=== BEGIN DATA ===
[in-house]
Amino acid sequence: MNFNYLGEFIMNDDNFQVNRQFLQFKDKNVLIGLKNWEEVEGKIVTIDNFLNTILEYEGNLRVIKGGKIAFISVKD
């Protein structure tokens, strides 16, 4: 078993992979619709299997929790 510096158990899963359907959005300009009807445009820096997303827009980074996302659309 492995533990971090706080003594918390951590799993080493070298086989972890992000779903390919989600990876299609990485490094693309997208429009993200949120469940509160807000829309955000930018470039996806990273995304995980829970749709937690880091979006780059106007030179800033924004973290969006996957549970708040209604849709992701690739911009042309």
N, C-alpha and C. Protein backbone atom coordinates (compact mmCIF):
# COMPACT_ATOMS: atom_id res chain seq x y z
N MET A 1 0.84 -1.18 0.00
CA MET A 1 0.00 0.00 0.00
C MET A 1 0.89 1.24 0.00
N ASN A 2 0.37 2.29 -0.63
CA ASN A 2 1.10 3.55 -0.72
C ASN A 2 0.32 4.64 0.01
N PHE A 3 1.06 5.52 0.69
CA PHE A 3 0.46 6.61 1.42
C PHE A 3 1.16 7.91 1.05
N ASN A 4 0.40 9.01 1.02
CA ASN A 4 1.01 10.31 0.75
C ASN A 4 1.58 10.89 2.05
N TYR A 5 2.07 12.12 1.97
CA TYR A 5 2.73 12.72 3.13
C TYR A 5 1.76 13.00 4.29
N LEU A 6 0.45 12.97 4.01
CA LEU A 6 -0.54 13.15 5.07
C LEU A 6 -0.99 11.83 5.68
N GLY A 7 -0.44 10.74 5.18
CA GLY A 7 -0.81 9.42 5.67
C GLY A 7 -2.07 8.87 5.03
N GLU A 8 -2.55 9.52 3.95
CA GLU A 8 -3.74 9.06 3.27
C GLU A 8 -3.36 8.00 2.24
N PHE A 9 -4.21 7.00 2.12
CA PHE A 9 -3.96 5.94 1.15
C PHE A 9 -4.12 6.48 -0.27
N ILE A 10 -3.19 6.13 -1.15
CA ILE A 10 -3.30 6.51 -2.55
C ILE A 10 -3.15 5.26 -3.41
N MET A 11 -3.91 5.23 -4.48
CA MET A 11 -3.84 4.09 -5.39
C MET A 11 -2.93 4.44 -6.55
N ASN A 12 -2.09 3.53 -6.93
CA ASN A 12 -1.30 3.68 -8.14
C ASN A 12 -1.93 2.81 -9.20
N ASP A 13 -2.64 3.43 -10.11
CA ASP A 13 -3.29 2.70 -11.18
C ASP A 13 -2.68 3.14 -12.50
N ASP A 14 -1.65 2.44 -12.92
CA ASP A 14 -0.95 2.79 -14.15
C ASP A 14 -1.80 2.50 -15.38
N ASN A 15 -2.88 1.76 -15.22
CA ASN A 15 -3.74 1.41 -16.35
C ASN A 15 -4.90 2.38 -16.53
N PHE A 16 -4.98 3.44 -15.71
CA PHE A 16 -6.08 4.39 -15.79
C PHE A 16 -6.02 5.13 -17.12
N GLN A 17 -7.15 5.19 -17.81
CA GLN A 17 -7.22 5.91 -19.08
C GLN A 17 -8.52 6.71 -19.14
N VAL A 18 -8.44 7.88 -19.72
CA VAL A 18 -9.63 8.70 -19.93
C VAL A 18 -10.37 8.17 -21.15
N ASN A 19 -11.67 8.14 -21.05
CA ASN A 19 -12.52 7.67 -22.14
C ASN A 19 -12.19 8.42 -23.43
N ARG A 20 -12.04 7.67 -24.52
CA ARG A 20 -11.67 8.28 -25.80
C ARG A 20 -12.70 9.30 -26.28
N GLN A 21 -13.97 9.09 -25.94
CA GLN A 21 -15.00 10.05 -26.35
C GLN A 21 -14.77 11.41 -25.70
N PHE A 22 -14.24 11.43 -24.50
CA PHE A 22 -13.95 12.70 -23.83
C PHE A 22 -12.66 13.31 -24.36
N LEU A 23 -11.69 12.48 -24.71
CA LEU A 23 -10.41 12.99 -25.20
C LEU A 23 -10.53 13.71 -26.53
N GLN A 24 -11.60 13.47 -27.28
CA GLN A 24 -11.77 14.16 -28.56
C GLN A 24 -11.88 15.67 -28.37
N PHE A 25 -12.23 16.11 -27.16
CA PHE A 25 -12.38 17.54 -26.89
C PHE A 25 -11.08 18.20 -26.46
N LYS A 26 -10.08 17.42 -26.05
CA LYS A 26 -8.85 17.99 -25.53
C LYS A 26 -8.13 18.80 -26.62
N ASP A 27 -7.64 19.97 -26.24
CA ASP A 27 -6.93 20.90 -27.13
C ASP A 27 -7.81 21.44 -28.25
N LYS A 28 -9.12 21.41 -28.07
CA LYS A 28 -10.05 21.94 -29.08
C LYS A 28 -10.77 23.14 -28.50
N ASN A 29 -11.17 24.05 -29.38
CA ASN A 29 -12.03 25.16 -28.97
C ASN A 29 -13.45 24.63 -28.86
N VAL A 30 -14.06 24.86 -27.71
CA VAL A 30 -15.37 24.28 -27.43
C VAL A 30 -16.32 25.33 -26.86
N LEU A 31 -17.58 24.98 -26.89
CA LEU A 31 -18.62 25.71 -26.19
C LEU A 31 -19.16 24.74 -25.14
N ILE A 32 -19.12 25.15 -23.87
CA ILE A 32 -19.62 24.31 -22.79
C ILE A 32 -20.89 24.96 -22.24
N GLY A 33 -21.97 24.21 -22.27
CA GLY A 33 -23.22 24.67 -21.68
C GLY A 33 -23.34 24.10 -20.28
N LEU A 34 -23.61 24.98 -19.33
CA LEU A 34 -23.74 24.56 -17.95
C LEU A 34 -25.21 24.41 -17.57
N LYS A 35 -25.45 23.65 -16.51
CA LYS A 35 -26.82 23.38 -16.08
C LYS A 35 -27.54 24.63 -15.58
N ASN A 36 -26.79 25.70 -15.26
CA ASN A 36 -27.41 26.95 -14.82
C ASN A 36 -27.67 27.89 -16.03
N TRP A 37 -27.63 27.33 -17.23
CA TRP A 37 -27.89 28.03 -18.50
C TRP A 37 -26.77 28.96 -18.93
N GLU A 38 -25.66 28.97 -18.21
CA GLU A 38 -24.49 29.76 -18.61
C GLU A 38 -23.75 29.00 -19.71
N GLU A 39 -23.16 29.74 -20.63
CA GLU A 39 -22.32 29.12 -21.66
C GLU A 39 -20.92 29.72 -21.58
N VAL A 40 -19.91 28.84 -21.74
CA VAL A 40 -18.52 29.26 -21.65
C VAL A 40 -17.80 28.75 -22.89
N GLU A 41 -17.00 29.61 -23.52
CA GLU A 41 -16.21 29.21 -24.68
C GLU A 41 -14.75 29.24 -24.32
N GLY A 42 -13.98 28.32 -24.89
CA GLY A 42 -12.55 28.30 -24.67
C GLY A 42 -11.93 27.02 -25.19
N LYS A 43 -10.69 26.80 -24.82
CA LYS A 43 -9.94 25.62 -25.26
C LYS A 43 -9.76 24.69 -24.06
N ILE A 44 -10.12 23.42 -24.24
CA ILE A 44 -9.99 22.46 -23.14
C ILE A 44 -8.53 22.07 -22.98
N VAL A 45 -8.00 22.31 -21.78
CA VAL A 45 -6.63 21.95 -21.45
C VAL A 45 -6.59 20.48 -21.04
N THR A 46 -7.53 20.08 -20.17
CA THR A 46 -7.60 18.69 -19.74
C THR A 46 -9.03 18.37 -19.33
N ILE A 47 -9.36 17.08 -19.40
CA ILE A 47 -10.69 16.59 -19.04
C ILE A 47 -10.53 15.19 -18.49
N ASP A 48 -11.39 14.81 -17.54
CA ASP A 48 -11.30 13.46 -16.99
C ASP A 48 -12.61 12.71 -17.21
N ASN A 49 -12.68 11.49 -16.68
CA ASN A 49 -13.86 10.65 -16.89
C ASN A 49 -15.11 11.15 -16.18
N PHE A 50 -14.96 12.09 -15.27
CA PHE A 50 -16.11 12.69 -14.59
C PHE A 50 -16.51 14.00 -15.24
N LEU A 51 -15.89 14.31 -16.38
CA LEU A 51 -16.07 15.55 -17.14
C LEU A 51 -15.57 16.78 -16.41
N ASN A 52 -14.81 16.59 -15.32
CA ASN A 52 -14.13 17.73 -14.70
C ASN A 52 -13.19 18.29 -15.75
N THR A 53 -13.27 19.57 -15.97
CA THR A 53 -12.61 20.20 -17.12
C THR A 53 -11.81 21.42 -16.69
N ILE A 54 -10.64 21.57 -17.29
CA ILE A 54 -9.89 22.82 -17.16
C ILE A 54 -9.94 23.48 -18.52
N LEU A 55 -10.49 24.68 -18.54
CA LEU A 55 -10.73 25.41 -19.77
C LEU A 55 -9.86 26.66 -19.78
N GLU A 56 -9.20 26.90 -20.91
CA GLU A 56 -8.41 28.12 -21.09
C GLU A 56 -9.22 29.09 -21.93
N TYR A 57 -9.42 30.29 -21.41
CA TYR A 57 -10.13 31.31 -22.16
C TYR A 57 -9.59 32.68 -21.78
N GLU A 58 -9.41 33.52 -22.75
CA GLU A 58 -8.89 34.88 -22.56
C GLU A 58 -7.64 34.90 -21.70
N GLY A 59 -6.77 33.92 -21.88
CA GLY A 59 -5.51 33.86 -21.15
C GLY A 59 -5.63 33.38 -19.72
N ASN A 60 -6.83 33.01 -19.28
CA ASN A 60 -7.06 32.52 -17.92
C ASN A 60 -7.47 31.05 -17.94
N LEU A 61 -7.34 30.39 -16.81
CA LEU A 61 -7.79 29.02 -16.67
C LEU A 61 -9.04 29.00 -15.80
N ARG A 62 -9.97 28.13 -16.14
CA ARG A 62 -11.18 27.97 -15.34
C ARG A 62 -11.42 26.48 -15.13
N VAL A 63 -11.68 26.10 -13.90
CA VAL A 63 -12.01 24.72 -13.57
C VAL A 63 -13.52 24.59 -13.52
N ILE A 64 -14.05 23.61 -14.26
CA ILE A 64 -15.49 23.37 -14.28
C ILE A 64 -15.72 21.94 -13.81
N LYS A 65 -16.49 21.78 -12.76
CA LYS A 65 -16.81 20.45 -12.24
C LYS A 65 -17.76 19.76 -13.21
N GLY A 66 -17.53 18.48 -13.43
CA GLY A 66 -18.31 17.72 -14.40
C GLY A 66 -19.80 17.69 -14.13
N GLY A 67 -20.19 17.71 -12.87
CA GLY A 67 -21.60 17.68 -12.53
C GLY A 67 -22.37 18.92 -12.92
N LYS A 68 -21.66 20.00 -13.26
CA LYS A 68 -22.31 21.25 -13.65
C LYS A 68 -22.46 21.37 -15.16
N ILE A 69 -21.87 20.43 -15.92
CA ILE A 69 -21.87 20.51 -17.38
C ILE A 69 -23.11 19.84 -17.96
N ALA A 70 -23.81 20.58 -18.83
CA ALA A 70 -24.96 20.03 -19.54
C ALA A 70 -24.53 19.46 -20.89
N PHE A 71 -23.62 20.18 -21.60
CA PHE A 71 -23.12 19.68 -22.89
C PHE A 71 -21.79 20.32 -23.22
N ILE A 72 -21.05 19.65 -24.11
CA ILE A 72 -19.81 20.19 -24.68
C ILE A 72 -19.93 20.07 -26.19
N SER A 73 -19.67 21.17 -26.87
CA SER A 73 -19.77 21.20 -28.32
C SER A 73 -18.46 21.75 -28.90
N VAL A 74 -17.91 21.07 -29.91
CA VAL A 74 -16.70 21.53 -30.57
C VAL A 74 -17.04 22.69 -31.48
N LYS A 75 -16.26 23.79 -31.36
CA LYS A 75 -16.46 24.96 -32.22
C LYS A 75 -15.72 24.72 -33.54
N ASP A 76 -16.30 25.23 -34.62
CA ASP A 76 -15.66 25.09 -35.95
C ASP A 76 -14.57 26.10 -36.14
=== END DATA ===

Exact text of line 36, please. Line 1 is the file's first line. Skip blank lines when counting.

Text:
N MET A 11 -3.91 5.23 -4.48